University of Negev Researchers Develop DeepDPM: A Deep Clustering Algorithm With An Unknown Number Of Clusters

Clustering is an essential unsupervised learning job in which class labels are not accessible, unlike in the supervised situation of classification. Furthermore, the number of classes represented by K and their relative sizes are unknown in the totally unsupervised environment on which this research focuses.

Clustering tasks have not been overlooked by Deep Learning (DL). Large and high-dimensional datasets are typically clustered better and more efficiently by DL approaches than by traditional clustering methods. However, while nonparametric approaches have advantages over parametric methods (methods that require a known K) in classical clustering, there are just a few nonparametric deep clustering methods.

Unfortunately, the latter is neither scalable nor effective enough. It is advantageous to be able to deduce the latent K. Parametric approaches may perform poorly if K is not accurately estimated. In both balanced and unbalanced datasets, using the wrong K can have a major negative impact on parametric approaches.

Changing K during training has beneficial optimization implications; for example, breaking a single cluster into two changes many data labels at the same time. When K is unknown, a popular workaround is to utilize model selection, which involves running a parametric technique multiple times with different K values over a wide range and then selecting the best K using an unsupervised criterion. K could be a valuable quantity in and of itself. 

When K is uncertain, Bayesian nonparametric (BNP) mixture models, such as the Dirichlet Process Mixture (DPM), provide an elegant, data-adaptive solution for clustering. However, due to the high computing cost associated with DPM inference, only a few studies have attempted to employ it in conjunction with deep clustering.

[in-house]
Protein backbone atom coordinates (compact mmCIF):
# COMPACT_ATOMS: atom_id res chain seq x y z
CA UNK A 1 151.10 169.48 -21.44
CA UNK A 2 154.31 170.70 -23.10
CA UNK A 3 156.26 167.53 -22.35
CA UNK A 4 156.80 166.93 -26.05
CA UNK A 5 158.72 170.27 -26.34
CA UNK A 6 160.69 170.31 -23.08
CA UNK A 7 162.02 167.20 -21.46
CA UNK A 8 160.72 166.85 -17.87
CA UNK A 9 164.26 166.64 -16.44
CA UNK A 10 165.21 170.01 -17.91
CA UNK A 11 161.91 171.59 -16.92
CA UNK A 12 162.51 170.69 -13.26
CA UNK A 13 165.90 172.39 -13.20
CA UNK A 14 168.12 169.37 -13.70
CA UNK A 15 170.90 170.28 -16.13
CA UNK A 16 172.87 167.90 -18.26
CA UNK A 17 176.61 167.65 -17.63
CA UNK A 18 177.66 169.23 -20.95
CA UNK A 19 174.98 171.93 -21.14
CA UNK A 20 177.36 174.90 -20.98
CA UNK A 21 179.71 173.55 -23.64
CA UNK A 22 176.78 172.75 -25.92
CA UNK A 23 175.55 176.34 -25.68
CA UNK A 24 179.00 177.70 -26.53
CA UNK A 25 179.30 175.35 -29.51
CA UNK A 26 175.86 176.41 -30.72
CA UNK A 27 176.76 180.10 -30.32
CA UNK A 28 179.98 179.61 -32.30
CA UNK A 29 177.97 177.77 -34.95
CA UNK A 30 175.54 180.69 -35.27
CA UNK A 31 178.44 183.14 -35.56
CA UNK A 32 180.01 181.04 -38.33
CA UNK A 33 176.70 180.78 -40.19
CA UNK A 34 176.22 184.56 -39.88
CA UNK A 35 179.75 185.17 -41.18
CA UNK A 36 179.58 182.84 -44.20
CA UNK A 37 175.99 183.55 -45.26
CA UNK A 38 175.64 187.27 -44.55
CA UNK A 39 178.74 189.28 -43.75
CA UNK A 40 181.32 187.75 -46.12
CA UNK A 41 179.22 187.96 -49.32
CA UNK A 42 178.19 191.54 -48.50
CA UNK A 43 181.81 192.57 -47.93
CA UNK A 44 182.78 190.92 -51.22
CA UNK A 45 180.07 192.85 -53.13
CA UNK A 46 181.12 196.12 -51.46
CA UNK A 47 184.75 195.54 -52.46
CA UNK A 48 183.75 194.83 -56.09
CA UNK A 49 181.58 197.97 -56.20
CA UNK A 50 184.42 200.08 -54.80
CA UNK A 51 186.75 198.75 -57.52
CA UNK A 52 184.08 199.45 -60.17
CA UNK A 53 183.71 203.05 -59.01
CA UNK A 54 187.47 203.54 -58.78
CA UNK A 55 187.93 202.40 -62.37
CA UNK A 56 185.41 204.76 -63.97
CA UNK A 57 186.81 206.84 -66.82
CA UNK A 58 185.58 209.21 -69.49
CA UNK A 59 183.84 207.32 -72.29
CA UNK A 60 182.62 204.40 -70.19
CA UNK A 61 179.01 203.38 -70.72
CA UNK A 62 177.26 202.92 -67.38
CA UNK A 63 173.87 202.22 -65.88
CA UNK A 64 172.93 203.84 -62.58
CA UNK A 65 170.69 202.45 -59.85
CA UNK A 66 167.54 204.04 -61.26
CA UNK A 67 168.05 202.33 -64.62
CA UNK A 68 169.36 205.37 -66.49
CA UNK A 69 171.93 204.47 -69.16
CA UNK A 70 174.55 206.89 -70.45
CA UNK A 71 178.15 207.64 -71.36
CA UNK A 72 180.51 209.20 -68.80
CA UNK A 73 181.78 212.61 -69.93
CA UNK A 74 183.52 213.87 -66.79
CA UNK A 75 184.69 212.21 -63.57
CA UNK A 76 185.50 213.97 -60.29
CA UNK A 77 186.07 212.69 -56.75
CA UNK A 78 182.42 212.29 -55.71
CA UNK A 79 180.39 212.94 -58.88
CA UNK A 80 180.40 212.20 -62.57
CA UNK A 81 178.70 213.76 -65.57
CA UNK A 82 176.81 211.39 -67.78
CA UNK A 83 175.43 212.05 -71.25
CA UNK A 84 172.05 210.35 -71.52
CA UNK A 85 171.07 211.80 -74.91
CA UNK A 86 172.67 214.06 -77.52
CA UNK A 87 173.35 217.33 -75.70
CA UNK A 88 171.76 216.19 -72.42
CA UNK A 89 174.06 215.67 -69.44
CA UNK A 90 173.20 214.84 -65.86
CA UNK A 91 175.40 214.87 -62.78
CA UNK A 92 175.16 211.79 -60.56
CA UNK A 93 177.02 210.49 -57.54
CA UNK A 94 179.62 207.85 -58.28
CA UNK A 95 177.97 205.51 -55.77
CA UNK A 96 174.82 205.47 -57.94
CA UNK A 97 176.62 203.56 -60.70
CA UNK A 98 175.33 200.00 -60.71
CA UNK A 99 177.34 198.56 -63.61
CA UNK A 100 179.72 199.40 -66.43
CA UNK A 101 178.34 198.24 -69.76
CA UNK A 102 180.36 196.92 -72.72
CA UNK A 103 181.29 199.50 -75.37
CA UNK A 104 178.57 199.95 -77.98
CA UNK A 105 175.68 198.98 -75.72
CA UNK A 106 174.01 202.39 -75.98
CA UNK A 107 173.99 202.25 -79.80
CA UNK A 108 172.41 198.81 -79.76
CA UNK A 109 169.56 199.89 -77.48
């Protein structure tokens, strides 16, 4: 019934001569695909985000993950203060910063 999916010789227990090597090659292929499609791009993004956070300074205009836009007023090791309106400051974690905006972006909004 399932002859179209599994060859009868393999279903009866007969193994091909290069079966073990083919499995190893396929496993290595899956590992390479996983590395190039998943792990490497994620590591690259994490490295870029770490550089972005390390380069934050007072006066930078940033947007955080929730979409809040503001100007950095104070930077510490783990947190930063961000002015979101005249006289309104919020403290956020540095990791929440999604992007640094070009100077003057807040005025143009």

Researchers at the University of Negev attempted to bridge this gap in a recent paper by developing DeepDPM, a powerful deep nonparametric approach. They advocated effectively combining the benefits of DL and DPM. Despite its unfair edge, DeepDPM yields result equivalent to top parametric approaches even when K is known.

DeepDPM, the suggested approach, leverages cluster splits and merges to modify K, as well as a dynamic design to handle such changes. For Expectation-Maximization algorithms, it also employs a novel amortized inference technique. DeepDPM can be integrated into clustering-based deep pipelines.

DeepDPM is differentiable for the majority of the training, unlike an offline clustering step. Across a variety of datasets and metrics, DeepDPM surpasses existing nonparametric clustering algorithms (both classical and deep). It also smoothly manages class imbalance and scales effectively with massive datasets.

DeepDPM was compared to both parametric and nonparametric approaches by the team. The MNIST, USPS, and Fashion-MNIST datasets, as well as their unbalanced counterparts, were used in the study. DeepDPM almost equally dominates across all datasets and measures, and its performance benefit only grows in imbalanced scenarios, according to the findings. It was also observed that nonparametric methods were less influenced by the imbalance than parametric methods. DeepDPM, like most clustering techniques, would struggle to recover if the input features were weak. Parametric approaches may also be a somewhat better alternative if K is known and the dataset is balanced.


A deep nonparametric clustering approach, a dynamic architecture that adapts to shifting K values, was described by researchers at the University of Negev. Deep and non-deep nonparametric approaches were outperformed by the method, which yielded State of the Art results. The method’s resistance to both class imbalance and the initial K was demonstrated by the researchers. They were the first approach of its sort to post findings on ImageNet, demonstrating the scalability of DeepDPM.

This Article Is Based On The Research Paper 'DeepDPM: Deep Clustering With an Unknown Number of Clusters'. All Credit For This Research Goes To The Researchers of This Project. Check out the paper and codes.

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